Thursday, November 20, 2014

Utah lawmaker questions city water going to NSA





AP PHOTO/RICK BOWMER

This June 6, 2013, file photo, shows the National Security Agency’s Utah Data Center in Bluffdale, Utah. A Utah lawmaker is questioning whether city water should be shut off to a massive National Security Agency data-storage facility outside Salt Lake City.

By Lindsay Whitehurst, Associated Press

Wednesday, Nov. 19, 2014 | 6:50 p.m.

SALT LAKE CITY — A Utah lawmaker concerned about government spying on its citizens is questioning whether city water service should be cut off to a massive National Security Agency data storage facility outside Salt Lake City.

Republican Rep. Marc Roberts, of Santaquin, said there are serious questions about privacy and surveillance surrounding the center, and several Utah residents who spoke at a legislative committee hearing Wednesday agreed.

During the last legislative session, lawmakers opted to hold off on Roberts' bill to shut off the facility's water and decided to study it during the interim.

"This is not a bill just about a data center. This is a bill about civil rights," web developer Joe Levi said. "This is a bill that needs to be taken up and needs to be taken seriously."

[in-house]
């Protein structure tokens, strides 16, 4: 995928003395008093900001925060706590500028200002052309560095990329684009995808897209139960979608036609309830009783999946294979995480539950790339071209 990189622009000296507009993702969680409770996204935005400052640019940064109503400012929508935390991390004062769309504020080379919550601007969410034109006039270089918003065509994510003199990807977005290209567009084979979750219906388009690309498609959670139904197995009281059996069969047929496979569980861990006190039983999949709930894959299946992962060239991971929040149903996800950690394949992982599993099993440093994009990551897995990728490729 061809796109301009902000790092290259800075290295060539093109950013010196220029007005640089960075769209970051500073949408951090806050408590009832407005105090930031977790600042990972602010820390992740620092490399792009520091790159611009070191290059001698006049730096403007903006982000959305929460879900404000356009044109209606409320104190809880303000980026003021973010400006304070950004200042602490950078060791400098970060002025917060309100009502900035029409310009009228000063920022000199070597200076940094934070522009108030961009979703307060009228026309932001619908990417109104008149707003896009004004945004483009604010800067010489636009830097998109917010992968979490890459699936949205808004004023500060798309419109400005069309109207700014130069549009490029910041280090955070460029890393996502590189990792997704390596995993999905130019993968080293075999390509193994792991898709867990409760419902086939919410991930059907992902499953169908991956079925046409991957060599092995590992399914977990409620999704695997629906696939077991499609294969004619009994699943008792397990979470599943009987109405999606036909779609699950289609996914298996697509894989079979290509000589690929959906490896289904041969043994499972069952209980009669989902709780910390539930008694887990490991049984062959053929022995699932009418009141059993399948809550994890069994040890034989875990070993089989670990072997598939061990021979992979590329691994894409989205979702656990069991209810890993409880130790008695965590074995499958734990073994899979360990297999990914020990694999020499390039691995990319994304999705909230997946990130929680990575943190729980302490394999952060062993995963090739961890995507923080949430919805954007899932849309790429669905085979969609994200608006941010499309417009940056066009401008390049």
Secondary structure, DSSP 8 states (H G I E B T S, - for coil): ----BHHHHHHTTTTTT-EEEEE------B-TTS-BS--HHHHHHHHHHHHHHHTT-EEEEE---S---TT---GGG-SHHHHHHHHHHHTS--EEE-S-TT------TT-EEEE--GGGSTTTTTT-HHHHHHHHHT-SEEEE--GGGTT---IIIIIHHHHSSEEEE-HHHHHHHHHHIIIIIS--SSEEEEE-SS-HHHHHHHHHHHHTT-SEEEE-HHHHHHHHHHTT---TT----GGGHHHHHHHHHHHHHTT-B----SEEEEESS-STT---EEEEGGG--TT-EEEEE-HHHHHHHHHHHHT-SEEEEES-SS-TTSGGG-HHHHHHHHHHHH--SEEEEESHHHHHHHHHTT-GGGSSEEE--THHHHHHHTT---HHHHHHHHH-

Pete Ashdown, founder of Salt Lake City-based Internet provider XMission, called the center a stain upon the state and its technology industry. "I do encourage you to stand up and do something about it," he said.

Lawmakers said they aren't considering shutting down $1.7 billion facility, but the committee chair acknowledged the concerns and said there might be another way to get the point across. "We may look at some type of a strong message to give our representatives to take back to Congress," said Republican Sen. David Hinkins, of Orangeville.

The NSA's largest data storage center in the U.S. was built in Utah over 37 other locations because of open land and cheap electricity. The center sits on a National Guard base about 25 miles south of Salt Lake City in the town of Bluffdale.